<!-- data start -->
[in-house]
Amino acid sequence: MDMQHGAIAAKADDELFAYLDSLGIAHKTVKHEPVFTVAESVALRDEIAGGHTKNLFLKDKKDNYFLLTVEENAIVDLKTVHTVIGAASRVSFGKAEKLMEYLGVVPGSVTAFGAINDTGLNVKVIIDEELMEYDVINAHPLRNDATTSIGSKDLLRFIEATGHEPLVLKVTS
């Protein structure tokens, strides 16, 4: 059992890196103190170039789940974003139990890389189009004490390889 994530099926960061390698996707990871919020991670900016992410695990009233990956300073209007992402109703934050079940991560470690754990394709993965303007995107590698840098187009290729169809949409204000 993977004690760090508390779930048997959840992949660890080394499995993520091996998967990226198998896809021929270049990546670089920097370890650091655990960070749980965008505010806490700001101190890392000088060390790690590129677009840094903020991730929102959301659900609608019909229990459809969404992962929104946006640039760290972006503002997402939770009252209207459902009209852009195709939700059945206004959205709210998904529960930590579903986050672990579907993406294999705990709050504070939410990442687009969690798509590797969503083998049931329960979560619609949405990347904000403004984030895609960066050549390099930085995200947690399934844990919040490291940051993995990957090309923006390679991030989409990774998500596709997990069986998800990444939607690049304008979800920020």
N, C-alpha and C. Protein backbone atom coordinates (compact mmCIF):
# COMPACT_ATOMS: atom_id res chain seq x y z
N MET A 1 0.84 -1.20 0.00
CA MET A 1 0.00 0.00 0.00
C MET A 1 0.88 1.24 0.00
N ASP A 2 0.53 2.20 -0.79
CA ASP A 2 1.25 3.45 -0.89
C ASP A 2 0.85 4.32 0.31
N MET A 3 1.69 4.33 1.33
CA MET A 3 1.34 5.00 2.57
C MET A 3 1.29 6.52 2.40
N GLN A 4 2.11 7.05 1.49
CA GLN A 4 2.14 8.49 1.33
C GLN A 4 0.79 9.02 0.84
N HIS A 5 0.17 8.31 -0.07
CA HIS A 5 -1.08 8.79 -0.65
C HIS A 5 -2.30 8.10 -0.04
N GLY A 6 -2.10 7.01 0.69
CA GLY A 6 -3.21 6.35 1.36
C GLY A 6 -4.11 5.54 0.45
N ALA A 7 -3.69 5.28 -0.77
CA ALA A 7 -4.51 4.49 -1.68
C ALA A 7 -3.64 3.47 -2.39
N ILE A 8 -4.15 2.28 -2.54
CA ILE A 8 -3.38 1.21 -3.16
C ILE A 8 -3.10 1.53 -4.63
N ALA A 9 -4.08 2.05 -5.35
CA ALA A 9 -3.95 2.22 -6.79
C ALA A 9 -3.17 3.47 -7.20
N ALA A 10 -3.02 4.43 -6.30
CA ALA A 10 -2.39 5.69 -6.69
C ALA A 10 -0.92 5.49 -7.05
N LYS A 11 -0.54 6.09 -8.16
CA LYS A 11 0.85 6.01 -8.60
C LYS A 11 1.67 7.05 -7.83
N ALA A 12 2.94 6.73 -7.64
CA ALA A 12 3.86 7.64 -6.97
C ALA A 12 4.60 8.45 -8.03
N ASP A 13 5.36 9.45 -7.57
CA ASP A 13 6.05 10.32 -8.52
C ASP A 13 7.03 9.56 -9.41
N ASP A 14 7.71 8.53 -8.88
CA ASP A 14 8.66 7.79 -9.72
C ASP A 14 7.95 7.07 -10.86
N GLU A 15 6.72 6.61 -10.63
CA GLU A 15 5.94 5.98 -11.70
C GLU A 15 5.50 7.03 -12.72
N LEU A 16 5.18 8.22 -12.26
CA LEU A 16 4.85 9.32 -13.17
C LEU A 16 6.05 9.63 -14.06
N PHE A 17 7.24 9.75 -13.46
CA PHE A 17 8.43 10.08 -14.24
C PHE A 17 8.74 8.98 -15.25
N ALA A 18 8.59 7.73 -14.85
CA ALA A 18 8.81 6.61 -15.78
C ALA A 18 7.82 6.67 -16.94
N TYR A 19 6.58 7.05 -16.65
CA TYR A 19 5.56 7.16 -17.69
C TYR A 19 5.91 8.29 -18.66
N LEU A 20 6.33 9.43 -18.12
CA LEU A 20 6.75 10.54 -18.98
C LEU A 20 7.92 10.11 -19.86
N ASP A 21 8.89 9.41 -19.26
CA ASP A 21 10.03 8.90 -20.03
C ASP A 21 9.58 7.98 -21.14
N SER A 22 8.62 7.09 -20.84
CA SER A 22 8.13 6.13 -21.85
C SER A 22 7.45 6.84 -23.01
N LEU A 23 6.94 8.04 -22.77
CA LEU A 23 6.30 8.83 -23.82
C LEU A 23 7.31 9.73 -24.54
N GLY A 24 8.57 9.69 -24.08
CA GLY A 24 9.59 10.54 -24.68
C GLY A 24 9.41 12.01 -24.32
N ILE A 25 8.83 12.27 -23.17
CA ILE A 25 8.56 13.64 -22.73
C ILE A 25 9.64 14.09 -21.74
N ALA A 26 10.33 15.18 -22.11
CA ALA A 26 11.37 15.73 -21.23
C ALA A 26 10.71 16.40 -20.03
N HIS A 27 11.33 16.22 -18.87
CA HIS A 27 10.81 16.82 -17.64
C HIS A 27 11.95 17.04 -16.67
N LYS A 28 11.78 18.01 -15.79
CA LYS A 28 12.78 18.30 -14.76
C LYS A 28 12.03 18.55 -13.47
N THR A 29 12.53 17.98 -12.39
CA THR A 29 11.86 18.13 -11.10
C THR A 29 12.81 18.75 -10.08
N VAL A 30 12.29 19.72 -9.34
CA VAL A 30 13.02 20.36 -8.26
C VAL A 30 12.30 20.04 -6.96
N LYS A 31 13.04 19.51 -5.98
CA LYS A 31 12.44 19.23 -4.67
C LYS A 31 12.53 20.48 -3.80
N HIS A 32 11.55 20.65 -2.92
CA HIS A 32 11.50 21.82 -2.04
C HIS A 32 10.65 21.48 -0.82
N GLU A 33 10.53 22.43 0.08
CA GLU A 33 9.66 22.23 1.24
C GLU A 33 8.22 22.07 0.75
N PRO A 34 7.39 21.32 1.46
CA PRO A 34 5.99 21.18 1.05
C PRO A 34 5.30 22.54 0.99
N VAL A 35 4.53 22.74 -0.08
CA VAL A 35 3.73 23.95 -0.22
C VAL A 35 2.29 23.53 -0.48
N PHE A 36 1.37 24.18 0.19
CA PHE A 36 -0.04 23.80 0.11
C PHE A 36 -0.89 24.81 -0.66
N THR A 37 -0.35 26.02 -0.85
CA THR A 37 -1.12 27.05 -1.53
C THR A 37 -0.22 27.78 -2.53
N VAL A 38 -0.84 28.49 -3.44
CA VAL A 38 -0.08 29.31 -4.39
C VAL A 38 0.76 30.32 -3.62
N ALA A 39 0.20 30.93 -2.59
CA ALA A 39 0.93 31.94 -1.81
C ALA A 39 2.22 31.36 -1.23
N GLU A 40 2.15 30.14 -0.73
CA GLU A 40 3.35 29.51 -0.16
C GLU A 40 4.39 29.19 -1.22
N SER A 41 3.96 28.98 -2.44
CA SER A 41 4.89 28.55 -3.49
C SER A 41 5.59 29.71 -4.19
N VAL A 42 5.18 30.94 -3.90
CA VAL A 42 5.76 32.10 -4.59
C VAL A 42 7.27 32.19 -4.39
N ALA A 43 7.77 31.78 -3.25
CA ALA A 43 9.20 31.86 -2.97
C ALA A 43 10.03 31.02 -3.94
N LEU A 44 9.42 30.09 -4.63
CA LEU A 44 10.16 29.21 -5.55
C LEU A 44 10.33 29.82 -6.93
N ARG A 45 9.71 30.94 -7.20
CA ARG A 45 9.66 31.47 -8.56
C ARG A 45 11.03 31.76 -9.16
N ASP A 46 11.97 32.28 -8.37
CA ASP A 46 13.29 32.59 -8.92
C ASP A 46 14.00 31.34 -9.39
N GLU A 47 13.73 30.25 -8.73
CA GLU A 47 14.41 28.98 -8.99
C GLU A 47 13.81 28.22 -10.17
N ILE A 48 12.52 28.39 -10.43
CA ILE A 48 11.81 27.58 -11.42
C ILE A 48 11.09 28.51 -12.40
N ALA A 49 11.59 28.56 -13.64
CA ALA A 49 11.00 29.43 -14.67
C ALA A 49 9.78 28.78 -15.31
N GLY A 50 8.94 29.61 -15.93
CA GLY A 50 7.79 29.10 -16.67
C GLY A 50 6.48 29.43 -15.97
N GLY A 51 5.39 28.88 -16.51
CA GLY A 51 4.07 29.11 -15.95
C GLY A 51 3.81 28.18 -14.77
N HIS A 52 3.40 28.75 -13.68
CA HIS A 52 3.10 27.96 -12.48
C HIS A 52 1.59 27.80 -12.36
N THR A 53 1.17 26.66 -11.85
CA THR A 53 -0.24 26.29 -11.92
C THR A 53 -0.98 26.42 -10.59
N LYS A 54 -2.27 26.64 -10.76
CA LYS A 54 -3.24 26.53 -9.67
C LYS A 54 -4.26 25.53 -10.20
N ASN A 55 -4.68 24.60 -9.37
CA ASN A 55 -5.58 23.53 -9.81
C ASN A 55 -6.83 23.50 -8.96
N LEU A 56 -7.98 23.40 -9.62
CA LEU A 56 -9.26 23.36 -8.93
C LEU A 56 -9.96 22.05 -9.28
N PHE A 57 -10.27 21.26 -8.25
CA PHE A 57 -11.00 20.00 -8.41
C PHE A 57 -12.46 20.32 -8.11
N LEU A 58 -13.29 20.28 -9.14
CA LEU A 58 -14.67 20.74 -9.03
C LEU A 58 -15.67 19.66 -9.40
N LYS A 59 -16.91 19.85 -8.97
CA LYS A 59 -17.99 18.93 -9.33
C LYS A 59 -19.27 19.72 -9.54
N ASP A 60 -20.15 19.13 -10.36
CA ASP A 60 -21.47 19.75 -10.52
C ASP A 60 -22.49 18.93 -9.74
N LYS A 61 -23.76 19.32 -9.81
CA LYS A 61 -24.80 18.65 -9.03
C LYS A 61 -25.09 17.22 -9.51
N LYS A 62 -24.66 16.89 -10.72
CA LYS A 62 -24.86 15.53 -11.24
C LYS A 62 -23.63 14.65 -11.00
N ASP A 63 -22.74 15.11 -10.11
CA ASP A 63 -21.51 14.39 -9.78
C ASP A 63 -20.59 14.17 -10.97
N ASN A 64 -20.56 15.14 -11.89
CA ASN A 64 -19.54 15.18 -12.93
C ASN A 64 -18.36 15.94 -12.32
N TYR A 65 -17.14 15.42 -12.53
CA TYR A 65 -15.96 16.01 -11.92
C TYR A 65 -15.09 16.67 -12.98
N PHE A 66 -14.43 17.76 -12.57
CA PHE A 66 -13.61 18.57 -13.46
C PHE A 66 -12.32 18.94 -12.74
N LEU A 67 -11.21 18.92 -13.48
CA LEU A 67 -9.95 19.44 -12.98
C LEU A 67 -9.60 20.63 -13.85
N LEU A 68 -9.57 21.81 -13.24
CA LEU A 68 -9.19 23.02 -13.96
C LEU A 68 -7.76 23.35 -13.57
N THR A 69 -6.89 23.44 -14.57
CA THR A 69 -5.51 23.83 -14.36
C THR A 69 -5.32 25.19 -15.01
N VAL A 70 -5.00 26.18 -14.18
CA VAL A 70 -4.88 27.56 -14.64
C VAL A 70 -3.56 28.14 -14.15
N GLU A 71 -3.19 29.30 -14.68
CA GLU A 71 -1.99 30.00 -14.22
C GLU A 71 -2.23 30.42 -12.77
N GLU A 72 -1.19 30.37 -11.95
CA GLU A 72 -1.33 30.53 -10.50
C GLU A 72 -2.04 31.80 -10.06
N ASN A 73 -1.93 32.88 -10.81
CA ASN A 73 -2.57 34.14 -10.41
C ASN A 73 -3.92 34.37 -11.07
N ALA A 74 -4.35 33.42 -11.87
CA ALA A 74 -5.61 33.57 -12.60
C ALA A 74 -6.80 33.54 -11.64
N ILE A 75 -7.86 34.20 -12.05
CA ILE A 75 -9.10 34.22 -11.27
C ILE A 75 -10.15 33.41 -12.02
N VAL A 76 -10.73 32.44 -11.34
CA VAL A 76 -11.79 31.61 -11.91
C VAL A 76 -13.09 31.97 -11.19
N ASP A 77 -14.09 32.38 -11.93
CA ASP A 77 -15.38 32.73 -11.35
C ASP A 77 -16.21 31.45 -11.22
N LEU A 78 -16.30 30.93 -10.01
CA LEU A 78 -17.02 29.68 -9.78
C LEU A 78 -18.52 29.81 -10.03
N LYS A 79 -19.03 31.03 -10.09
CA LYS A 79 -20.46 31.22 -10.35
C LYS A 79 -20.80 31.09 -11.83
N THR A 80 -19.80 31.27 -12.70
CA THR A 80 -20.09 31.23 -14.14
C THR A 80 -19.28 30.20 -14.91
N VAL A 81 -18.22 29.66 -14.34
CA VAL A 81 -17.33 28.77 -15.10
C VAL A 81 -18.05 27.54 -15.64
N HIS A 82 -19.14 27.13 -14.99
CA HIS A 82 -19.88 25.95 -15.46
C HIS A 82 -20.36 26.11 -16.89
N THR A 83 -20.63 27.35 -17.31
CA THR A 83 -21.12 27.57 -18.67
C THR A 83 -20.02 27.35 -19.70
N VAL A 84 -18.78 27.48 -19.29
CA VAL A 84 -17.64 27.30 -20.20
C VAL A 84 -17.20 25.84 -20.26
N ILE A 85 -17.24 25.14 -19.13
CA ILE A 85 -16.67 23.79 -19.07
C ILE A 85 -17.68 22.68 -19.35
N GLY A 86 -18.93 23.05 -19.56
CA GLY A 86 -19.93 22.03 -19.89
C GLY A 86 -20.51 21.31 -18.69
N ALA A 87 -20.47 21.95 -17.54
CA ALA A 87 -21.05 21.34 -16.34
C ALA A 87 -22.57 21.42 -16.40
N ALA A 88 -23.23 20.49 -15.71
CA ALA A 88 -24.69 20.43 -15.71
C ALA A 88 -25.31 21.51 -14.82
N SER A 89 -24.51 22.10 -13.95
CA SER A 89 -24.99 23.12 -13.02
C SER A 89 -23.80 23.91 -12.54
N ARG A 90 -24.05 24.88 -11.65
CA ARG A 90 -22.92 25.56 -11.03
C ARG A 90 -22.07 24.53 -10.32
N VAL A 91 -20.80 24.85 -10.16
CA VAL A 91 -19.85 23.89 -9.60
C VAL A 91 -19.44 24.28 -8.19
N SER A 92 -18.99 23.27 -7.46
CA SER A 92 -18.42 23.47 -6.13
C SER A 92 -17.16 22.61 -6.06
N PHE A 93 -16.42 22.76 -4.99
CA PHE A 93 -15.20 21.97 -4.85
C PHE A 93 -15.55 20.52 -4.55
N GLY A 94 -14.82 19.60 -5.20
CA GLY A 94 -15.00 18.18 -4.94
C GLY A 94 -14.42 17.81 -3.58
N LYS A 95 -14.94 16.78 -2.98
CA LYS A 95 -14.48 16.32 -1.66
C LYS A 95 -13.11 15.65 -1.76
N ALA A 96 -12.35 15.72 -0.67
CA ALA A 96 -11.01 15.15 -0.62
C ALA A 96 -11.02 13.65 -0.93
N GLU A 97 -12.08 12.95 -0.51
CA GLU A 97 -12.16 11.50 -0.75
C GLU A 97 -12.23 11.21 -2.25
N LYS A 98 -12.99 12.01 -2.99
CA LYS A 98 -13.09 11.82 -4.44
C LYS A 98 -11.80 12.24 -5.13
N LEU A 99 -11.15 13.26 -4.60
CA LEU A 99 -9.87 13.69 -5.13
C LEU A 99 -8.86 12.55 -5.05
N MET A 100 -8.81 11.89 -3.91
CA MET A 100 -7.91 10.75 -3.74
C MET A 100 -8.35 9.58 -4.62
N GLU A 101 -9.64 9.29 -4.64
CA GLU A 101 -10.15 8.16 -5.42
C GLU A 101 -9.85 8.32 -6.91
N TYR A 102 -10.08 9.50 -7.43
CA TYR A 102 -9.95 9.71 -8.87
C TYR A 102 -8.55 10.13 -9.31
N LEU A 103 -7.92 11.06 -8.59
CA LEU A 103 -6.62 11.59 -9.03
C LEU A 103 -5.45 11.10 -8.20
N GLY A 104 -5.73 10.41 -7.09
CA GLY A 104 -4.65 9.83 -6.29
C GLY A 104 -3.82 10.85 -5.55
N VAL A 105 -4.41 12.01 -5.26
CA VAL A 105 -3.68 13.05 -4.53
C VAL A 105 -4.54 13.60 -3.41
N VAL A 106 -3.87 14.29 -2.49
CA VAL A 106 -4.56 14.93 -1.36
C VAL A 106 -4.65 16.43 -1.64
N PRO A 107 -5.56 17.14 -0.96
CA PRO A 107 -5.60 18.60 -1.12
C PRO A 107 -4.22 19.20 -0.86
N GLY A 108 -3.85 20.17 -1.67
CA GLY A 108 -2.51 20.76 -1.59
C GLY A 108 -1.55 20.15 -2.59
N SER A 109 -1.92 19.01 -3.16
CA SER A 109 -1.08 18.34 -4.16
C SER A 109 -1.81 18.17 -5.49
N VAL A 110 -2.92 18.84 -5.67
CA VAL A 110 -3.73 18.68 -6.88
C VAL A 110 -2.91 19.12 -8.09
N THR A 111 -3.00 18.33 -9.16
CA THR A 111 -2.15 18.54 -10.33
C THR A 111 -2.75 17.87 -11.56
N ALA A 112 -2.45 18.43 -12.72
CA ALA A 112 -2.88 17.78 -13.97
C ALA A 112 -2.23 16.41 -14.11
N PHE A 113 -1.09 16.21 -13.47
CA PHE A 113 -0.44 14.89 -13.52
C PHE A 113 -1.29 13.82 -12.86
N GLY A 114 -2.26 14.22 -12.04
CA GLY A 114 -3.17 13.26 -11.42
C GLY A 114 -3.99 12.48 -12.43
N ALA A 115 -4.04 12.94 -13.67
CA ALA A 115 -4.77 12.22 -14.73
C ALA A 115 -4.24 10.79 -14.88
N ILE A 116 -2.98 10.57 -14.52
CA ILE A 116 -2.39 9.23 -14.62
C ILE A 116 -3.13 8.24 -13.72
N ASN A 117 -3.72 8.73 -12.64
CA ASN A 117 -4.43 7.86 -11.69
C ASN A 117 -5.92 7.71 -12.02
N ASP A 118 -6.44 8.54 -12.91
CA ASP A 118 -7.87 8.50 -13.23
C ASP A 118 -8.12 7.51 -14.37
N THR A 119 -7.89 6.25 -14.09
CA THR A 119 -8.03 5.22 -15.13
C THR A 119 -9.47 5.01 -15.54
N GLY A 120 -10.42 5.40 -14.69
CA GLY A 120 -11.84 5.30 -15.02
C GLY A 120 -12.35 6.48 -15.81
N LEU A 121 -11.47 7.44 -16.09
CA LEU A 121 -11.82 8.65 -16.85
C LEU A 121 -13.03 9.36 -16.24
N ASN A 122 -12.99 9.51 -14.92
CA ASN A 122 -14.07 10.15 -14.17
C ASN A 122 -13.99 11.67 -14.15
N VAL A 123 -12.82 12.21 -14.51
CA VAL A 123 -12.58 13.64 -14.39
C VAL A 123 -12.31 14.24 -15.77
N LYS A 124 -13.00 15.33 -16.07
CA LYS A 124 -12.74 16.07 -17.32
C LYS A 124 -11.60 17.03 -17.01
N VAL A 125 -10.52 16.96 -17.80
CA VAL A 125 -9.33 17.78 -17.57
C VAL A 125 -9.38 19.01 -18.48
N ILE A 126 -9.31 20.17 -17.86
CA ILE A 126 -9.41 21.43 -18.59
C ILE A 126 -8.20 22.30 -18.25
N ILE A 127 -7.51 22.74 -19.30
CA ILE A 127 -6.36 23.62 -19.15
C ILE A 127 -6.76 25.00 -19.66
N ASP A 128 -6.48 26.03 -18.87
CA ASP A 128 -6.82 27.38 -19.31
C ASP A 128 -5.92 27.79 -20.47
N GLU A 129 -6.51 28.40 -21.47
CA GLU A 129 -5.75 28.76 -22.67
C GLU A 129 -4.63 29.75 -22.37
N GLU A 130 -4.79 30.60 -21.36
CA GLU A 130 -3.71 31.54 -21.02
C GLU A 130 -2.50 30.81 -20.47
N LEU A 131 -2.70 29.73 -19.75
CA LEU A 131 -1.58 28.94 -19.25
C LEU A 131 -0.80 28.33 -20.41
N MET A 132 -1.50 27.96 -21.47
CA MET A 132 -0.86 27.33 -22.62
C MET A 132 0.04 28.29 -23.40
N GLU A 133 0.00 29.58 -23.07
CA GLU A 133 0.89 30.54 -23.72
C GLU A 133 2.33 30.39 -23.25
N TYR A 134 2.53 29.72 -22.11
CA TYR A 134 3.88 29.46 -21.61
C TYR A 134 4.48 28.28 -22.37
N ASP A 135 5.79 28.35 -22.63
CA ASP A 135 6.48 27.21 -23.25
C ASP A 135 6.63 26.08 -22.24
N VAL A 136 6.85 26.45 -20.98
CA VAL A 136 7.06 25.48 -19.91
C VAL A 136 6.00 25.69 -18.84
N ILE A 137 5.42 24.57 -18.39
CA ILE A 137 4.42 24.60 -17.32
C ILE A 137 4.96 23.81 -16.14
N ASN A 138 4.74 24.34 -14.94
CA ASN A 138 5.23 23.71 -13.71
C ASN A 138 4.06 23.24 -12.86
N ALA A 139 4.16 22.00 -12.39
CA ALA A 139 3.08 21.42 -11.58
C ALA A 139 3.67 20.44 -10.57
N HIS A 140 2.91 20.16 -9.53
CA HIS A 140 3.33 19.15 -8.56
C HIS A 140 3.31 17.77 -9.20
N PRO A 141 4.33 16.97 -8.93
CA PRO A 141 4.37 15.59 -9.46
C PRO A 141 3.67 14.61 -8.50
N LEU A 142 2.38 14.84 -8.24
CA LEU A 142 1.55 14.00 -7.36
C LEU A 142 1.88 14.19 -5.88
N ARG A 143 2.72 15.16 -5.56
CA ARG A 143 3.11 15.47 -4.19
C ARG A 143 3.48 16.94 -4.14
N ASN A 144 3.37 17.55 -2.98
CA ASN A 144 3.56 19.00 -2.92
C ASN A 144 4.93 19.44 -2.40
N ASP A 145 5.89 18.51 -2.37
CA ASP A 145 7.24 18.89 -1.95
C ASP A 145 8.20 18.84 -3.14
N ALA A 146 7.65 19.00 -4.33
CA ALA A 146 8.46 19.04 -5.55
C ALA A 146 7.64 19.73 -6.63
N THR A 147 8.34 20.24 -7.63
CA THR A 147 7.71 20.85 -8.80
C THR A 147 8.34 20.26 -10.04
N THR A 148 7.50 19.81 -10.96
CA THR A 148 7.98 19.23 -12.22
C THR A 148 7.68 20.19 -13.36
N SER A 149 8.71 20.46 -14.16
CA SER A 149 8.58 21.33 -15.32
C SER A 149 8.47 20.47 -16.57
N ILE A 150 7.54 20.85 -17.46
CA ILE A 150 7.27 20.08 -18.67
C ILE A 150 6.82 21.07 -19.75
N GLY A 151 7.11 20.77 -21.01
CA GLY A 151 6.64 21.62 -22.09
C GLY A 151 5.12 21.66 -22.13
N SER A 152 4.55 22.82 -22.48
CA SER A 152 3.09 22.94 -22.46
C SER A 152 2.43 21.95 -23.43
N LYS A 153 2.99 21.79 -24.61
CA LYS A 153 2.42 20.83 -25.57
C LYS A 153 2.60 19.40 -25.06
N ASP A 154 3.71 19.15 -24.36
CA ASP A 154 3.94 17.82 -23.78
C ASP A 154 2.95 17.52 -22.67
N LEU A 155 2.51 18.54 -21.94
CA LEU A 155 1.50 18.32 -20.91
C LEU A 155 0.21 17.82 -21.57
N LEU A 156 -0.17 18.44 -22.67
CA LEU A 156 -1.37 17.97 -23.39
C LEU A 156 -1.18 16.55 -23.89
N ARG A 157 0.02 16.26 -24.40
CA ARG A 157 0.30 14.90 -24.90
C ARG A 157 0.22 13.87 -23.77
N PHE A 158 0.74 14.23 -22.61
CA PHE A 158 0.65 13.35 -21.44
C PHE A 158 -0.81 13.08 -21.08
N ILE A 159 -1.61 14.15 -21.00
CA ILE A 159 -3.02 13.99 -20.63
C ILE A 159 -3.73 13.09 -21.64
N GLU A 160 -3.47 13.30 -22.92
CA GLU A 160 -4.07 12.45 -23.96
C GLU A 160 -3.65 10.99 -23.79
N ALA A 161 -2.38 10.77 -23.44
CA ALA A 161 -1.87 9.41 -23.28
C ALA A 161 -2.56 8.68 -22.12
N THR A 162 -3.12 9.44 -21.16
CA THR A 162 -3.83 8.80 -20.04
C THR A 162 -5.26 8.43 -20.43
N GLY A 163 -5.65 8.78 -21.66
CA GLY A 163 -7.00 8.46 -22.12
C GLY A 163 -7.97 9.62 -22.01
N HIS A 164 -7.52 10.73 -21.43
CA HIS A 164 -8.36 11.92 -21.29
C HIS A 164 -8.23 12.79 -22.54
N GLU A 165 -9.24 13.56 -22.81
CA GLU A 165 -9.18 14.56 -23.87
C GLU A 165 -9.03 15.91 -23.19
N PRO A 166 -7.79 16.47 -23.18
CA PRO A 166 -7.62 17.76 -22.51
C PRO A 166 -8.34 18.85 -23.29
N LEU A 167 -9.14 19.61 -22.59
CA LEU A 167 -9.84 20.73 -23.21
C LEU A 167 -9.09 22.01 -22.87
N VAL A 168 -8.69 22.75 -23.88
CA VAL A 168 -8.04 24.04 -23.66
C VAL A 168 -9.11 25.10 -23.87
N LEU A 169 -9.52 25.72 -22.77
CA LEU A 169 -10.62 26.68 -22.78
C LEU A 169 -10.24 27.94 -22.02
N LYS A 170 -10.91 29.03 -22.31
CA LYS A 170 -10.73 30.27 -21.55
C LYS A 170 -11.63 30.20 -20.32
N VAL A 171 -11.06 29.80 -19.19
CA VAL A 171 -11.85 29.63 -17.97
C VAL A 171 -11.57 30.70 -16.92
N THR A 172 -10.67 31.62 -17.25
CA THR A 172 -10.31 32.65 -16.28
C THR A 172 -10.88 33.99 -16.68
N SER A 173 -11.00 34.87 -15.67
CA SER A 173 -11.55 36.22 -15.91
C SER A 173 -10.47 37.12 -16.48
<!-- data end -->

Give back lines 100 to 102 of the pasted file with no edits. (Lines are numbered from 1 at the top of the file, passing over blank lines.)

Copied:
CA HIS A 32 11.50 21.82 -2.04
C HIS A 32 10.65 21.48 -0.82
N GLU A 33 10.53 22.43 0.08